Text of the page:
Several dead in massive landslide as quarry dam collapses during flooding
‘Several’ people have died in a landslide which hit a flood-damaged town in nothern Germany on Friday.
Homes and part of a castle in the town of Blessem, near Cologne, were demolished when the banks of the River Erft burst, causing a nearby quarry to collapse.
A spokeswoman for the local government said there were ‘confirmed’ deaths, but did not say how many.
According to German newspaper Bild, 55 people have been rescued and emergency service teams are rushing to find more survivors.
‘Houses were largely swept away by the water and some collapsed,’ the Cologne local authority said on Twitter.
According to geographer Matthias Habel, the river poured into a gravel pit which can no longer withstand the water pressure.
The pit is said to be getting ‘bigger and bigger’ with the erosion spanning more than 300 meters and reaching the outskirts of the town.
A district spokesperson warned people not to return to their homes, saying there is ‘still danger to life’.
More than 100 people have died and several more are unaccounted for in Germany after some of the worst flooding in decades.
Entire towns and villages have been left devastated after unprecedented rainfall caused rivers to burst their banks.
Mobiles phone networks and internet connections have been been wiped out by the water, hampering search efforts for the missing.
At the time of writing, officials confirmed 103 people had died in total, including 43 residents in the North Rhine-Westphalia region and at least 60 in the Rhineland-Palatinate region.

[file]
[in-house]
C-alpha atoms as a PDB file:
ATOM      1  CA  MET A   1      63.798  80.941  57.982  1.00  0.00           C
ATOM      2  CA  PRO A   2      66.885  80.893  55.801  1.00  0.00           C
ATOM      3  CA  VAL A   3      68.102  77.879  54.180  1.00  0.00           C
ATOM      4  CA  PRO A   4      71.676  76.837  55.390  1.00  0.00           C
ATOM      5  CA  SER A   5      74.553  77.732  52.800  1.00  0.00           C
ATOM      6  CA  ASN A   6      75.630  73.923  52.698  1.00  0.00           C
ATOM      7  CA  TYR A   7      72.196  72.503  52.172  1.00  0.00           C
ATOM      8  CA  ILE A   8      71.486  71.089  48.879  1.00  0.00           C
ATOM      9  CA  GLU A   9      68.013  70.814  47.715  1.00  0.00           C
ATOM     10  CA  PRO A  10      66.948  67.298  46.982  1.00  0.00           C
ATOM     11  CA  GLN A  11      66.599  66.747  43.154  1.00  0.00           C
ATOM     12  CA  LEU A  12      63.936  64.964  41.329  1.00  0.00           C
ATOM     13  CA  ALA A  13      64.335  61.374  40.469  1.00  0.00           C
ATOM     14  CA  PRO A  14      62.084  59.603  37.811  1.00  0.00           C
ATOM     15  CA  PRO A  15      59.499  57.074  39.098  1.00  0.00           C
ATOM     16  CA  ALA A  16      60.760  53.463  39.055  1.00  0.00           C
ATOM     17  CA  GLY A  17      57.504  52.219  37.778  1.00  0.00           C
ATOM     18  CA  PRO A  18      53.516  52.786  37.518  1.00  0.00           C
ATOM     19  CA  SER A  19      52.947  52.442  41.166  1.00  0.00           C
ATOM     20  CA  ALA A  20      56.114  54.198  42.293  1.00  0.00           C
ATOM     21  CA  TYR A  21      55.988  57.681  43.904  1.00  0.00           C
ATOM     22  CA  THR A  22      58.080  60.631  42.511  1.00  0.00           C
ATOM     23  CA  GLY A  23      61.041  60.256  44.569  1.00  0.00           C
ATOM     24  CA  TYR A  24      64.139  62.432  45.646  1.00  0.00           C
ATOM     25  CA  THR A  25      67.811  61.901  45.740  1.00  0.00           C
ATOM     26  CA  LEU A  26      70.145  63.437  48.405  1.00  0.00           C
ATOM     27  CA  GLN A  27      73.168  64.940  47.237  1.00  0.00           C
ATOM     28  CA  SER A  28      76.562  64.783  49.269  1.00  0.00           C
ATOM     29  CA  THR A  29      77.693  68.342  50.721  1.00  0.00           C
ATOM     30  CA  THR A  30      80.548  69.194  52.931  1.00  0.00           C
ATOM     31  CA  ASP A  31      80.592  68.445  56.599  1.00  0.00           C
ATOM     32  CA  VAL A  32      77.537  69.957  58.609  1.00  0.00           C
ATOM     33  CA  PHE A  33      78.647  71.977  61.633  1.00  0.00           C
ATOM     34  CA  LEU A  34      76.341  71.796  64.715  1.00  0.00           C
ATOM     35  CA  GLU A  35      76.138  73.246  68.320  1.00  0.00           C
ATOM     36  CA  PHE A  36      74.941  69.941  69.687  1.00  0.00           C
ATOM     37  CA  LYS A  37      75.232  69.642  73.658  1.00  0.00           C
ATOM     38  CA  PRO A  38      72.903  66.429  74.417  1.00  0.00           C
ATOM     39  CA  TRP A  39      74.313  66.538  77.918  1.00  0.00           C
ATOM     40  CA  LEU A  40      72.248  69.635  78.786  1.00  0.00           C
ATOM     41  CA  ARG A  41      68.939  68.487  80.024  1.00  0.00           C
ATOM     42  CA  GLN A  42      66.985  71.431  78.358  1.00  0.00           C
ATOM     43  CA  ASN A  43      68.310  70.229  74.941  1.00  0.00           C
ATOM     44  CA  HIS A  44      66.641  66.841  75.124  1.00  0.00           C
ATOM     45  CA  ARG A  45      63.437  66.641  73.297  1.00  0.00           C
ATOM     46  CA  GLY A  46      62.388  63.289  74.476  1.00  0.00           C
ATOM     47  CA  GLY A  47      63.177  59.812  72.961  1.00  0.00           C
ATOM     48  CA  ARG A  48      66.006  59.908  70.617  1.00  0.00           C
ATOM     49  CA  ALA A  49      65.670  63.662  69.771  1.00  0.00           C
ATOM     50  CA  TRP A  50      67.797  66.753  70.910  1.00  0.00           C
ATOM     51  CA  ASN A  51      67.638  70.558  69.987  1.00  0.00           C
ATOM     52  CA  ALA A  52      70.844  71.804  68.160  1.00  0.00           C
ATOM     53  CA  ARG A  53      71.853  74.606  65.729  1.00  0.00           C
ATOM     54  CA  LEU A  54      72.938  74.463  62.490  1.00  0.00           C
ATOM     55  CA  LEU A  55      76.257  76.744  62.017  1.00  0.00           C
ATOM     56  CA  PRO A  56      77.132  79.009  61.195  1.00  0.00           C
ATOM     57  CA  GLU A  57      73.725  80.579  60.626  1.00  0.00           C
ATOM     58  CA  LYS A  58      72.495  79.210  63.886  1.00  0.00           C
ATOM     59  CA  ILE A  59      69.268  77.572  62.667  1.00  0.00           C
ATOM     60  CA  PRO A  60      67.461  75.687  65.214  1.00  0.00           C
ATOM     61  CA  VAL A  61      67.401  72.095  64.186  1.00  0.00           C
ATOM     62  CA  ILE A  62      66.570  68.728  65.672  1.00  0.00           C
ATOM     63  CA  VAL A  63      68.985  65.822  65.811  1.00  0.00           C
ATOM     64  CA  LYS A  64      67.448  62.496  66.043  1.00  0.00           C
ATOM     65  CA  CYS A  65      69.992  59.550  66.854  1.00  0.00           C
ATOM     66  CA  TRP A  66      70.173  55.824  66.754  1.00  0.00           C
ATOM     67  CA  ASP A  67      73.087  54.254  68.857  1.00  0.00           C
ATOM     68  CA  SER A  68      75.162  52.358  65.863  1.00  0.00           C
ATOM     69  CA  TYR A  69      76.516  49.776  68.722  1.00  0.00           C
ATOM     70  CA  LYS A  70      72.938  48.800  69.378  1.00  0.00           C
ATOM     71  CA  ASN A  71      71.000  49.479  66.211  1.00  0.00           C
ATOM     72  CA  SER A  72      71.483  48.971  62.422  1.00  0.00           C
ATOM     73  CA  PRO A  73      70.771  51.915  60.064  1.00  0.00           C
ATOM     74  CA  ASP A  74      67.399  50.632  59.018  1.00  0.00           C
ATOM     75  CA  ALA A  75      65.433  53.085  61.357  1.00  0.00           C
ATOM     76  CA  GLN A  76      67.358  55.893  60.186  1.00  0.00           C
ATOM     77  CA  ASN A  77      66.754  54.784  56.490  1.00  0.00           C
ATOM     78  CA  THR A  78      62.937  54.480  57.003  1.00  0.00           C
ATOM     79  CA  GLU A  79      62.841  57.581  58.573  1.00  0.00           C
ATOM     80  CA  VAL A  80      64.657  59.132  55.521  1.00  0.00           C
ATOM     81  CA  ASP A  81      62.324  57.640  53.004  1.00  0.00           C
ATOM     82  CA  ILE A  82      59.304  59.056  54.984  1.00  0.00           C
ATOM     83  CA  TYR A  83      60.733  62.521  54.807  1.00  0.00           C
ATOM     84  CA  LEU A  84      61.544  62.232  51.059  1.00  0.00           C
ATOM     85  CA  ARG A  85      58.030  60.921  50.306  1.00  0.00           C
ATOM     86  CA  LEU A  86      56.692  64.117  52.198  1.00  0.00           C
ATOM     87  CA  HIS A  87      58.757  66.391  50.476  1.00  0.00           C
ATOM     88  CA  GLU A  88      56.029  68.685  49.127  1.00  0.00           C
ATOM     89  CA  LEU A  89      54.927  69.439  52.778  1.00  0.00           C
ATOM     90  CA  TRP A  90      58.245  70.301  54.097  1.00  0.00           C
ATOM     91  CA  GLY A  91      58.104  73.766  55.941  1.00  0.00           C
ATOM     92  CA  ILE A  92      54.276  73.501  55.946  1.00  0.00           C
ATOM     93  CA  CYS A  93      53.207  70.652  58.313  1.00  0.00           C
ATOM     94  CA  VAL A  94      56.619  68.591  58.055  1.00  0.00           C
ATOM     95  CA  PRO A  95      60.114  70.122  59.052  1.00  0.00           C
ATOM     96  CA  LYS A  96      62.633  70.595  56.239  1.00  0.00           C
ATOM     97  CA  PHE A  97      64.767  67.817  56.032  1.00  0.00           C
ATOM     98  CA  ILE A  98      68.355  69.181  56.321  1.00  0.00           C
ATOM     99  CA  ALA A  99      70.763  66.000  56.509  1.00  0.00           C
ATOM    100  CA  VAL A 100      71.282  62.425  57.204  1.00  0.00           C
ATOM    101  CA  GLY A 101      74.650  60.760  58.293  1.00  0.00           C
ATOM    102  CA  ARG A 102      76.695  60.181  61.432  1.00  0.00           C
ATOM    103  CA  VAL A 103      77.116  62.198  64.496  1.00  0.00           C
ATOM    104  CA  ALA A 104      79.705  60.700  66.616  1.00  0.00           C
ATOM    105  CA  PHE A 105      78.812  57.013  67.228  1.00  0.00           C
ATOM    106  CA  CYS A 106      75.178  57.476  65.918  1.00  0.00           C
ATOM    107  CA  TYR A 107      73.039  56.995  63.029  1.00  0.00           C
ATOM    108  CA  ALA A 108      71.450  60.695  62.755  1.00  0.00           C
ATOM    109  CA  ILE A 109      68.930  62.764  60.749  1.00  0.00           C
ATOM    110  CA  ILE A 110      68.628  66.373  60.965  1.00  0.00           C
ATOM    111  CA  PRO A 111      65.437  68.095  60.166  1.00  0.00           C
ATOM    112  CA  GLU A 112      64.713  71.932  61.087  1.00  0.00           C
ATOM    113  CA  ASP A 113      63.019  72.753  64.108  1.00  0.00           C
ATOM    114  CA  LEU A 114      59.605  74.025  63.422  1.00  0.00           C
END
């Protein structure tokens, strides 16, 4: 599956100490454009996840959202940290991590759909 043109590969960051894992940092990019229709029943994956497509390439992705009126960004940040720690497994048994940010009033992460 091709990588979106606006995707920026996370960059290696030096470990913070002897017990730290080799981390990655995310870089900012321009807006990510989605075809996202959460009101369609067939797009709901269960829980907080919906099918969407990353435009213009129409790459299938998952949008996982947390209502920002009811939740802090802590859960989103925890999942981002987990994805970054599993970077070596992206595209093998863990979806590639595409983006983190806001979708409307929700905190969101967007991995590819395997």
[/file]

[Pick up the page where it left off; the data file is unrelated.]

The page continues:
‘The fear is that there will be more,’ said a spokesman for the Koblenz police on Friday.
Belgium has also been hit by unprecedented flooding, with at least 15 people confirmed dead.
Luxembourg and the Netherlands were also hammered by heavy rains, inundating many areas and forcing thousands to be evacuated in the city of Maastricht.
But Germany was the hardest hit, with unsuspecting residents caught completely off guard by the torrent dubbed the ‘flood of death’ by Bild.
Streets and houses were submerged by water in some areas, while cars were left overturned on soaked streets after flood waters passed. Some districts were completely cut off from the outside world while in Ahrweiler, several houses collapsed completely, drawing comparisons to the aftermath of a tsunami.
At least 24 people were confirmed dead in Euskirchen, one of the worst-hit towns just to the north.
Chancellor Angela Merkel said she fears the true extent of the devastation won’t be clear for many more days.
‘My empathy and my heart go out to all of those who in this catastrophe lost their loved ones, or who are still worrying about the fate of people still missing,’ Merkel told reporters in Washington.
Meanwhile Ursula von der Leyen, president of the European Commission, has called the floods ‘a clear indication of climate change’ and said they ‘show the urgency to act’.
More to follow
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